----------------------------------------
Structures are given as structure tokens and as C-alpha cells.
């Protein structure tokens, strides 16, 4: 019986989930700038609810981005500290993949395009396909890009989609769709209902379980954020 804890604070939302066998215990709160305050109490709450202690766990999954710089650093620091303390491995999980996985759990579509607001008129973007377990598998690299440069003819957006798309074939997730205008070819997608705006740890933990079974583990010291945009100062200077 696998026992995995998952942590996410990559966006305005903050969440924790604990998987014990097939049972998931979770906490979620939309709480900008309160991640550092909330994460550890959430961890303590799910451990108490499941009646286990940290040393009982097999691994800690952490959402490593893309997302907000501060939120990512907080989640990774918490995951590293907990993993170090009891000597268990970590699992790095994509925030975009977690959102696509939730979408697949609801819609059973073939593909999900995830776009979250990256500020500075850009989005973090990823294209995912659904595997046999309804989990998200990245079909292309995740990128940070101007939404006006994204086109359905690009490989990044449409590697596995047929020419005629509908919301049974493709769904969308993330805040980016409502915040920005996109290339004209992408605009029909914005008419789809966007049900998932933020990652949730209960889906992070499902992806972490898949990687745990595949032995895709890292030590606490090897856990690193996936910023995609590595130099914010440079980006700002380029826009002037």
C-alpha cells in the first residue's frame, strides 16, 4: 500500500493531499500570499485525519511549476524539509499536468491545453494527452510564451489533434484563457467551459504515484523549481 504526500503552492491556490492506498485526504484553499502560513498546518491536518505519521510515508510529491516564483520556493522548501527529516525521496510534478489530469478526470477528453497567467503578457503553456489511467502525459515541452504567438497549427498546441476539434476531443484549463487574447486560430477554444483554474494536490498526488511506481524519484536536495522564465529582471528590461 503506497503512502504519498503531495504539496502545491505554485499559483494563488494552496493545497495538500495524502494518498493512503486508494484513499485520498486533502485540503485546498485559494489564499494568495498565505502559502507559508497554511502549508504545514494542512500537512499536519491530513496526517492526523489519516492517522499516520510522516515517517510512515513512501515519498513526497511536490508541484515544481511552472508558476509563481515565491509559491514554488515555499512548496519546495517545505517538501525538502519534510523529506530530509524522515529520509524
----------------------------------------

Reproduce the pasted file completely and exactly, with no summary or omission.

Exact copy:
Structures are given as structure tokens and as C-alpha cells.
């Protein structure tokens, strides 16, 4: 019986989930700038609810981005500290993949395009396909890009989609769709209902379980954020 804890604070939302066998215990709160305050109490709450202690766990999954710089650093620091303390491995999980996985759990579509607001008129973007377990598998690299440069003819957006798309074939997730205008070819997608705006740890933990079974583990010291945009100062200077 696998026992995995998952942590996410990559966006305005903050969440924790604990998987014990097939049972998931979770906490979620939309709480900008309160991640550092909330994460550890959430961890303590799910451990108490499941009646286990940290040393009982097999691994800690952490959402490593893309997302907000501060939120990512907080989640990774918490995951590293907990993993170090009891000597268990970590699992790095994509925030975009977690959102696509939730979408697949609801819609059973073939593909999900995830776009979250990256500020500075850009989005973090990823294209995912659904595997046999309804989990998200990245079909292309995740990128940070101007939404006006994204086109359905690009490989990044449409590697596995047929020419005629509908919301049974493709769904969308993330805040980016409502915040920005996109290339004209992408605009029909914005008419789809966007049900998932933020990652949730209960889906992070499902992806972490898949990687745990595949032995895709890292030590606490090897856990690193996936910023995609590595130099914010440079980006700002380029826009002037």
C-alpha cells in the first residue's frame, strides 16, 4: 500500500493531499500570499485525519511549476524539509499536468491545453494527452510564451489533434484563457467551459504515484523549481 504526500503552492491556490492506498485526504484553499502560513498546518491536518505519521510515508510529491516564483520556493522548501527529516525521496510534478489530469478526470477528453497567467503578457503553456489511467502525459515541452504567438497549427498546441476539434476531443484549463487574447486560430477554444483554474494536490498526488511506481524519484536536495522564465529582471528590461 503506497503512502504519498503531495504539496502545491505554485499559483494563488494552496493545497495538500495524502494518498493512503486508494484513499485520498486533502485540503485546498485559494489564499494568495498565505502559502507559508497554511502549508504545514494542512500537512499536519491530513496526517492526523489519516492517522499516520510522516515517517510512515513512501515519498513526497511536490508541484515544481511552472508558476509563481515565491509559491514554488515555499512548496519546495517545505517538501525538502519534510523529506530530509524522515529520509524